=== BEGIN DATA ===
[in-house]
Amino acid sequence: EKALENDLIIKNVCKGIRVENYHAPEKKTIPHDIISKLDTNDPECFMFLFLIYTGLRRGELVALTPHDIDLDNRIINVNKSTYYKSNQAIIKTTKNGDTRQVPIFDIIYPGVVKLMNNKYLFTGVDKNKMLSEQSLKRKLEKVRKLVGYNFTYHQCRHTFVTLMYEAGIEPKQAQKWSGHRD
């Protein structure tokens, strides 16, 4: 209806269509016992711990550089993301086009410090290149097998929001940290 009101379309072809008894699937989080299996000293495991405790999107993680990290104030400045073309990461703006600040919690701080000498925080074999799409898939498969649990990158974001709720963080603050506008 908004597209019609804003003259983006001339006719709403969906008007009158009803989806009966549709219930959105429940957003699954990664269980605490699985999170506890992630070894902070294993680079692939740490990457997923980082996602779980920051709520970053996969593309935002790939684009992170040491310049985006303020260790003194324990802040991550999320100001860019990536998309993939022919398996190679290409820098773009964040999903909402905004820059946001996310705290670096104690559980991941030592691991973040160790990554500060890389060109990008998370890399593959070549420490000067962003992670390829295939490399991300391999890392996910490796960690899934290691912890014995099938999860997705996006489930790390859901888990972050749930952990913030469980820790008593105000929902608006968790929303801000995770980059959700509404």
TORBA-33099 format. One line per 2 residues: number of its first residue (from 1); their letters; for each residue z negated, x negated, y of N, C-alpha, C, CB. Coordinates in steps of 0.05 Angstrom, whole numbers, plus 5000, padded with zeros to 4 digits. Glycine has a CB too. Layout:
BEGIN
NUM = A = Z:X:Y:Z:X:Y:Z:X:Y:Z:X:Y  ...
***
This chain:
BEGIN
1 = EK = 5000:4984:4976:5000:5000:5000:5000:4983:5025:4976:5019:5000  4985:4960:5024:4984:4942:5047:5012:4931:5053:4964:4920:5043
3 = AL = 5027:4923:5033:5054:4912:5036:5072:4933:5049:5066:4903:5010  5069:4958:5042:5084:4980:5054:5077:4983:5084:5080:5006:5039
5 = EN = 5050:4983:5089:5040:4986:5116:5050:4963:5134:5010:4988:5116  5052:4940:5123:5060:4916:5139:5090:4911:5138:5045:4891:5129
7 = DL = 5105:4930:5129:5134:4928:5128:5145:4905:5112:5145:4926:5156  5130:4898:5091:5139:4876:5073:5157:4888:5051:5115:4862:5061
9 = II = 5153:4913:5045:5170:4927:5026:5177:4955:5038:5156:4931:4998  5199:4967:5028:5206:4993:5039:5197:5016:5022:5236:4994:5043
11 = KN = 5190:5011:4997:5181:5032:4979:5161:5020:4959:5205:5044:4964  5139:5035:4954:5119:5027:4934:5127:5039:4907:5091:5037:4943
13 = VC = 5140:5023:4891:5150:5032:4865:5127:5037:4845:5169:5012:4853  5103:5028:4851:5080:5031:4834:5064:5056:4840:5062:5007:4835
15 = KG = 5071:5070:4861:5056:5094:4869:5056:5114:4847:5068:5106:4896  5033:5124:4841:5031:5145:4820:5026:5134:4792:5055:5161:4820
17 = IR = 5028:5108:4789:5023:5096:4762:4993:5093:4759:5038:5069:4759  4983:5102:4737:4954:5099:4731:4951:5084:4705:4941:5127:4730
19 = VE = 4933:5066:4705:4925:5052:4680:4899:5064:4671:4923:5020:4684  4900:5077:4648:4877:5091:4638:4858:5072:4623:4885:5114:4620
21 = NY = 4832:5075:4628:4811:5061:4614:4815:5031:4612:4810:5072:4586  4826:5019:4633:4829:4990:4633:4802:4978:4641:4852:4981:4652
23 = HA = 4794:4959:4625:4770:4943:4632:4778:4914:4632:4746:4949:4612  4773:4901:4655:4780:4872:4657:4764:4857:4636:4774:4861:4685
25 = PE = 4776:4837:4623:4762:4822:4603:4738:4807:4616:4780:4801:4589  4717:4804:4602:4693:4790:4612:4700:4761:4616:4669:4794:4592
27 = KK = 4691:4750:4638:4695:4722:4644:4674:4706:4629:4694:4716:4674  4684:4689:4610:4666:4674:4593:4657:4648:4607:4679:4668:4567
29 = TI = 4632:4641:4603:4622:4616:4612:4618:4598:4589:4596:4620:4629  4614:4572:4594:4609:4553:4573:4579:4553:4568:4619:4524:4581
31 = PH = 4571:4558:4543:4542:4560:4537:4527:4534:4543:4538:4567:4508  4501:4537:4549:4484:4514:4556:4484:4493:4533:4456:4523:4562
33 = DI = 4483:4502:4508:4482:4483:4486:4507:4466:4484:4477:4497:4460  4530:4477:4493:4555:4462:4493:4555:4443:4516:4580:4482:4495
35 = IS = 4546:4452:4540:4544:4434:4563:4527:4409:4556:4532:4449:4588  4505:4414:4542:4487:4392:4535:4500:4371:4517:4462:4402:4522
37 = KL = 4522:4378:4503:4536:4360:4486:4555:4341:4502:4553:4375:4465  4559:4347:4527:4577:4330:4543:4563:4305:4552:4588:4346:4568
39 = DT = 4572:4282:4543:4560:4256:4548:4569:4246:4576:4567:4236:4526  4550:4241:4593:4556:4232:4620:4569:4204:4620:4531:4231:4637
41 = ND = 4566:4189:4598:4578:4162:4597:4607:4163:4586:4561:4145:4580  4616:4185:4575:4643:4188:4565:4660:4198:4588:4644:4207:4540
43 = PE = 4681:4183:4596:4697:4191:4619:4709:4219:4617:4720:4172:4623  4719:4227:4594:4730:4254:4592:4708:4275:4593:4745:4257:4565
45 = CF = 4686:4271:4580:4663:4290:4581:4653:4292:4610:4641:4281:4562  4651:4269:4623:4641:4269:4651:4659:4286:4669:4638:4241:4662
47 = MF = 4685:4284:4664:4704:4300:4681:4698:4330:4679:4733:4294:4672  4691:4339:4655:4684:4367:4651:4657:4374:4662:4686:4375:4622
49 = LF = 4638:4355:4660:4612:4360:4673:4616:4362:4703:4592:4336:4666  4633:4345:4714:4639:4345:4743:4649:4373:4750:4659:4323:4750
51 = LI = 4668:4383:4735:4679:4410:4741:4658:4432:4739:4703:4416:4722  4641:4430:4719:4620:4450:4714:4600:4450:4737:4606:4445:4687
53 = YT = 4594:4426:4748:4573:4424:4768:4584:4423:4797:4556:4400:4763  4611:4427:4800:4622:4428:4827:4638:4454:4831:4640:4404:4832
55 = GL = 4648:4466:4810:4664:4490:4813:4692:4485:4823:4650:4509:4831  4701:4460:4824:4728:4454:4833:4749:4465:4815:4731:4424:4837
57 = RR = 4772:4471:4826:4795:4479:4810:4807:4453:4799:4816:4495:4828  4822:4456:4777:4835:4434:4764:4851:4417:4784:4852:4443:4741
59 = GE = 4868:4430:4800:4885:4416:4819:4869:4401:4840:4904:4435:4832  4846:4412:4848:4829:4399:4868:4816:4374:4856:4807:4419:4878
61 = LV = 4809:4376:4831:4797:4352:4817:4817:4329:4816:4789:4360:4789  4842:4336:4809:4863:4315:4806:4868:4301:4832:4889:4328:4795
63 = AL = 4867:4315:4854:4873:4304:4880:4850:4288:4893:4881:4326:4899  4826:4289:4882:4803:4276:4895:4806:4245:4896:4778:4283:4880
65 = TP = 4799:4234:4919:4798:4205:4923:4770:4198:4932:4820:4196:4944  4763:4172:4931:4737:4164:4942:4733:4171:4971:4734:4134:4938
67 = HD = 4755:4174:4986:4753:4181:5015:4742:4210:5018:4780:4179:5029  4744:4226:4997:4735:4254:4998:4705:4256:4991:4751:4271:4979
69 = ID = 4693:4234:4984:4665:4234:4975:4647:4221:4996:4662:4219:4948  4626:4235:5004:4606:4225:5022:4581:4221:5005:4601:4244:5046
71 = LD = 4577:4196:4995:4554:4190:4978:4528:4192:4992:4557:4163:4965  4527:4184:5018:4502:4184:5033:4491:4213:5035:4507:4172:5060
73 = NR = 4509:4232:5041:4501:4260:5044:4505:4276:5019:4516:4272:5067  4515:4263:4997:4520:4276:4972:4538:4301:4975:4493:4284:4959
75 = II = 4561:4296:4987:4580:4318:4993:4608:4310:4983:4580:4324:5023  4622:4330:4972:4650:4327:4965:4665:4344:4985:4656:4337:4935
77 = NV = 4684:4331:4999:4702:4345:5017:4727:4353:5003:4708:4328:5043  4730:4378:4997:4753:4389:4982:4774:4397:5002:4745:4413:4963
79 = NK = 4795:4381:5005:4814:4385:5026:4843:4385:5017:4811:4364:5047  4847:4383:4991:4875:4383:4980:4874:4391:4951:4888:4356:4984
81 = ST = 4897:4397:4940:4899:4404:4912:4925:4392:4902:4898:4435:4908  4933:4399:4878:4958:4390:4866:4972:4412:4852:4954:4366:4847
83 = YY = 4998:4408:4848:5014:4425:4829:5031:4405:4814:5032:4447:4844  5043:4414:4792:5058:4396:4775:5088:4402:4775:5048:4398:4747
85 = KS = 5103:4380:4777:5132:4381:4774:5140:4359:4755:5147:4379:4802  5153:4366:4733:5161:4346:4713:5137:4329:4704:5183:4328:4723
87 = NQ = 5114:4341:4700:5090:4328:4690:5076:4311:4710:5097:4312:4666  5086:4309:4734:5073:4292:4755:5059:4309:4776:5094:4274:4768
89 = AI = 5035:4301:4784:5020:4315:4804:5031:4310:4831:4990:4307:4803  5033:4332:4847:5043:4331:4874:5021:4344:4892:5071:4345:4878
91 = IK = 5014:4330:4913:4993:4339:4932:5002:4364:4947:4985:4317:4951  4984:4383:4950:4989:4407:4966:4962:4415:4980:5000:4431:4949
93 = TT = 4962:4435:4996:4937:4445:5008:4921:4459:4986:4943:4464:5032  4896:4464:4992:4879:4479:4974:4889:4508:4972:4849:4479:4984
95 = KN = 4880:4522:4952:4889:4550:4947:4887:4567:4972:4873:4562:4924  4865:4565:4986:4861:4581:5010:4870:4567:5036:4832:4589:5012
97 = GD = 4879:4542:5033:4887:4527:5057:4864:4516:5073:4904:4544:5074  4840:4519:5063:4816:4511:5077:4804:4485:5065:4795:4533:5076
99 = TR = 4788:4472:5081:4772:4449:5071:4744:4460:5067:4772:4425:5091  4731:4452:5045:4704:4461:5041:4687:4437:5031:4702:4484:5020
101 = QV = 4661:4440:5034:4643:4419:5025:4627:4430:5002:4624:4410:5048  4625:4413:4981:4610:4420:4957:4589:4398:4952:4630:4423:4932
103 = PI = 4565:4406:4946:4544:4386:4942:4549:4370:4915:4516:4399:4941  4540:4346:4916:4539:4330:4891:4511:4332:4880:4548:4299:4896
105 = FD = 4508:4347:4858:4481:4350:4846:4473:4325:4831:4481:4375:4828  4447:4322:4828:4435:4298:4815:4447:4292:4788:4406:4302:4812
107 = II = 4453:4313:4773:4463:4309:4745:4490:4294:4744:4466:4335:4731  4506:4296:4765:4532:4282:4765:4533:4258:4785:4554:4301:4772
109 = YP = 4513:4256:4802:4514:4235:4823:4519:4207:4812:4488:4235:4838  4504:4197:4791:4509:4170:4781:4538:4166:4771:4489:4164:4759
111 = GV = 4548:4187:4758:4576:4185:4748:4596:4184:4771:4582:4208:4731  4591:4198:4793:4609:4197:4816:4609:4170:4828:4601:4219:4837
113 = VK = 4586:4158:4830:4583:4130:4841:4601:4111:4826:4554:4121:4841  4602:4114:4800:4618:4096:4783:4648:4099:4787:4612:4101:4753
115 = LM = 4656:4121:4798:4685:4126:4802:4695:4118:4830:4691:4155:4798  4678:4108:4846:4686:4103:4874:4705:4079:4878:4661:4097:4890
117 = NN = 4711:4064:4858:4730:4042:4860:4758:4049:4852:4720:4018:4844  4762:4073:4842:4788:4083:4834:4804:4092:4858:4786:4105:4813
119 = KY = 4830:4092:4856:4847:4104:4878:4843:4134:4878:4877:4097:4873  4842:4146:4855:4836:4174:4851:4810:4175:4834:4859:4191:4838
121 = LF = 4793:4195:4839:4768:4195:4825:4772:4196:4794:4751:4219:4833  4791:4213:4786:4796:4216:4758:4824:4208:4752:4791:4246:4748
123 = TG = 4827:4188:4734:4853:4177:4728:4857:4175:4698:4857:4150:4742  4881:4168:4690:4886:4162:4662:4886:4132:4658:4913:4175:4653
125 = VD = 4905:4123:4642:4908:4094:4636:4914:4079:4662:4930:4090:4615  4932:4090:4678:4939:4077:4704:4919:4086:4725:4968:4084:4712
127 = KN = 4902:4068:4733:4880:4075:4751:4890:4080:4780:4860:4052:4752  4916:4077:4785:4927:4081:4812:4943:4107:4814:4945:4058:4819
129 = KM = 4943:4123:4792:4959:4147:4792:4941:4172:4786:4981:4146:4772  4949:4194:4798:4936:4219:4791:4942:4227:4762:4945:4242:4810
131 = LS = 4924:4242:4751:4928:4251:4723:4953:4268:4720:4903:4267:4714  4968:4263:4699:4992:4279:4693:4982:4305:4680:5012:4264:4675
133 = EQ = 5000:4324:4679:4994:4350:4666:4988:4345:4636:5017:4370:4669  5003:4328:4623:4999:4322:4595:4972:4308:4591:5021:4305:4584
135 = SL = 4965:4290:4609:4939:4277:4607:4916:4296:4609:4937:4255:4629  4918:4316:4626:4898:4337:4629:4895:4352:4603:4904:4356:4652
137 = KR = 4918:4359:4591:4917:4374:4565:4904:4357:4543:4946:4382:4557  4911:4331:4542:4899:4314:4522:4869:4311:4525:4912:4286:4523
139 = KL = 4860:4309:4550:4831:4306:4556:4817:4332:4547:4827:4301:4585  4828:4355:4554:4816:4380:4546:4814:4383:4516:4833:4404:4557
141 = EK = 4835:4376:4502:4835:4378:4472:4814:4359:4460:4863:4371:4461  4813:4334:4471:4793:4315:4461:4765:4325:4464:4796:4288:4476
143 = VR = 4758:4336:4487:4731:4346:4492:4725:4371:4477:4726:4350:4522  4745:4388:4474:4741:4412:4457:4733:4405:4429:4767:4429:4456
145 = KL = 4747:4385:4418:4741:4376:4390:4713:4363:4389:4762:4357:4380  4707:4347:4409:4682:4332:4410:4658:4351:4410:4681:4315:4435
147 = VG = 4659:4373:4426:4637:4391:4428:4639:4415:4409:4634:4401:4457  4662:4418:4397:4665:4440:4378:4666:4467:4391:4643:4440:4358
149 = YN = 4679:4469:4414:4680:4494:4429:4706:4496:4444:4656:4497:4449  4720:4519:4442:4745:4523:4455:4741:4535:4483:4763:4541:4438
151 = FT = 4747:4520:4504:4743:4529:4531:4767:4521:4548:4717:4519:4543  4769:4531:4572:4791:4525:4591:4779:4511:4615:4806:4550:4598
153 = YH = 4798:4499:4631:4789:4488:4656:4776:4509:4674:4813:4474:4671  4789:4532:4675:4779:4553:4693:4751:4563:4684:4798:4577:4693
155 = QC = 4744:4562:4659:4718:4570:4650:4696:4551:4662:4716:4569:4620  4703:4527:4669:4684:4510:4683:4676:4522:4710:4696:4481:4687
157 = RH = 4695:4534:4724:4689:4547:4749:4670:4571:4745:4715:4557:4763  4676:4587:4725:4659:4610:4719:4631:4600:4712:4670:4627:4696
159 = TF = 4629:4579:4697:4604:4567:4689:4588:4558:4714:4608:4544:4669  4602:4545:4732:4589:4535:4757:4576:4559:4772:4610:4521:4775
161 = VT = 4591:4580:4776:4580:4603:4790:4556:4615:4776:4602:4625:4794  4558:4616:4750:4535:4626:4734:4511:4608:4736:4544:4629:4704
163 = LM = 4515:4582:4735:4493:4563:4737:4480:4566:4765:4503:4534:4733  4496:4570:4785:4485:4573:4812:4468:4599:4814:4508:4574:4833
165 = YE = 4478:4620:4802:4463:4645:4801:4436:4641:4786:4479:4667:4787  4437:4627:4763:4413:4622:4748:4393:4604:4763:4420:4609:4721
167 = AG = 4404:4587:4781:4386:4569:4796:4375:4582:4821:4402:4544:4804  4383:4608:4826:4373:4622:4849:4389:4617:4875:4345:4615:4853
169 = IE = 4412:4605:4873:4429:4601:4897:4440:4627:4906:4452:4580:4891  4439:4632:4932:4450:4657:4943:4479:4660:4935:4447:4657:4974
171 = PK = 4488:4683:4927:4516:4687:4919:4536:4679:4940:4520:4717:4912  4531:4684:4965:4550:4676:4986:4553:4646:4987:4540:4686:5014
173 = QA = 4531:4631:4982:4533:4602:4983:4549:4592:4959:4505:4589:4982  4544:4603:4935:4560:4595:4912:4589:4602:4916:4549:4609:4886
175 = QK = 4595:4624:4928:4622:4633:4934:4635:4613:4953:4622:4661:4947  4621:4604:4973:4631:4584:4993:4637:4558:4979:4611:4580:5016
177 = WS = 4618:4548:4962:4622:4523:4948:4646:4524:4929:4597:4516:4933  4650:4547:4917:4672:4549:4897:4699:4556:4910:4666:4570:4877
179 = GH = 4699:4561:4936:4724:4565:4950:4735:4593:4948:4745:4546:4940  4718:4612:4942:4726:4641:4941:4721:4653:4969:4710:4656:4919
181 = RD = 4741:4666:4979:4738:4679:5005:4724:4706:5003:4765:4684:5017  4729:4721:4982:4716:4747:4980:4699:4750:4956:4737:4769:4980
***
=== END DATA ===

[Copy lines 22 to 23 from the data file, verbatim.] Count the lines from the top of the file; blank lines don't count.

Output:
25 = PE = 4776:4837:4623:4762:4822:4603:4738:4807:4616:4780:4801:4589  4717:4804:4602:4693:4790:4612:4700:4761:4616:4669:4794:4592
27 = KK = 4691:4750:4638:4695:4722:4644:4674:4706:4629:4694:4716:4674  4684:4689:4610:4666:4674:4593:4657:4648:4607:4679:4668:4567